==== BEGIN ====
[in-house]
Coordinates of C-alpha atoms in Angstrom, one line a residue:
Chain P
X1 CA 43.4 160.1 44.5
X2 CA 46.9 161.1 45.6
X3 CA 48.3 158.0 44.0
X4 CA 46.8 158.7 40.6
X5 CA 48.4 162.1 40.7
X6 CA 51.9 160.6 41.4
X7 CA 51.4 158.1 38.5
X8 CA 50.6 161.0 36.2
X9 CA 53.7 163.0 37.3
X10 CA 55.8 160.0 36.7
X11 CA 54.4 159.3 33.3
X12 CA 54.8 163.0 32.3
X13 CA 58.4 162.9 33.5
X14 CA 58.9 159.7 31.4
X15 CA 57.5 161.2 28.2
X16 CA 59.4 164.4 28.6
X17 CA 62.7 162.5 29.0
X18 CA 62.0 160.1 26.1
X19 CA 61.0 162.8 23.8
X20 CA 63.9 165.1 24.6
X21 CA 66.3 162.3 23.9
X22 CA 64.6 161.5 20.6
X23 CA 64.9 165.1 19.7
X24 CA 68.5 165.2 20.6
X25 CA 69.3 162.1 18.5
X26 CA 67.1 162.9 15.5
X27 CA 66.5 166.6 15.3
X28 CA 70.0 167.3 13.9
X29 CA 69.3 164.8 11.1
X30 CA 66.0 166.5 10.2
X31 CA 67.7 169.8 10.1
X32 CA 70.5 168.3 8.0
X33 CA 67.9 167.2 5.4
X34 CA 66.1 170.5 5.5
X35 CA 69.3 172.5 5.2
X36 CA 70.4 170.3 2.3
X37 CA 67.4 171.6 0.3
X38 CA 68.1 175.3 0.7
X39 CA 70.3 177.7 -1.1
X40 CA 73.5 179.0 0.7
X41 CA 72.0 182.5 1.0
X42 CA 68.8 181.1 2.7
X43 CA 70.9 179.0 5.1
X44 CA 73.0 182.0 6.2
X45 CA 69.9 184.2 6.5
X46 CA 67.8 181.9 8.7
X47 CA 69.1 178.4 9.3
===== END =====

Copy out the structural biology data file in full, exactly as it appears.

[in-house]
Coordinates of C-alpha atoms in Angstrom, one line a residue:
Chain P
X1 CA 43.4 160.1 44.5
X2 CA 46.9 161.1 45.6
X3 CA 48.3 158.0 44.0
X4 CA 46.8 158.7 40.6
X5 CA 48.4 162.1 40.7
X6 CA 51.9 160.6 41.4
X7 CA 51.4 158.1 38.5
X8 CA 50.6 161.0 36.2
X9 CA 53.7 163.0 37.3
X10 CA 55.8 160.0 36.7
X11 CA 54.4 159.3 33.3
X12 CA 54.8 163.0 32.3
X13 CA 58.4 162.9 33.5
X14 CA 58.9 159.7 31.4
X15 CA 57.5 161.2 28.2
X16 CA 59.4 164.4 28.6
X17 CA 62.7 162.5 29.0
X18 CA 62.0 160.1 26.1
X19 CA 61.0 162.8 23.8
X20 CA 63.9 165.1 24.6
X21 CA 66.3 162.3 23.9
X22 CA 64.6 161.5 20.6
X23 CA 64.9 165.1 19.7
X24 CA 68.5 165.2 20.6
X25 CA 69.3 162.1 18.5
X26 CA 67.1 162.9 15.5
X27 CA 66.5 166.6 15.3
X28 CA 70.0 167.3 13.9
X29 CA 69.3 164.8 11.1
X30 CA 66.0 166.5 10.2
X31 CA 67.7 169.8 10.1
X32 CA 70.5 168.3 8.0
X33 CA 67.9 167.2 5.4
X34 CA 66.1 170.5 5.5
X35 CA 69.3 172.5 5.2
X36 CA 70.4 170.3 2.3
X37 CA 67.4 171.6 0.3
X38 CA 68.1 175.3 0.7
X39 CA 70.3 177.7 -1.1
X40 CA 73.5 179.0 0.7
X41 CA 72.0 182.5 1.0
X42 CA 68.8 181.1 2.7
X43 CA 70.9 179.0 5.1
X44 CA 73.0 182.0 6.2
X45 CA 69.9 184.2 6.5
X46 CA 67.8 181.9 8.7
X47 CA 69.1 178.4 9.3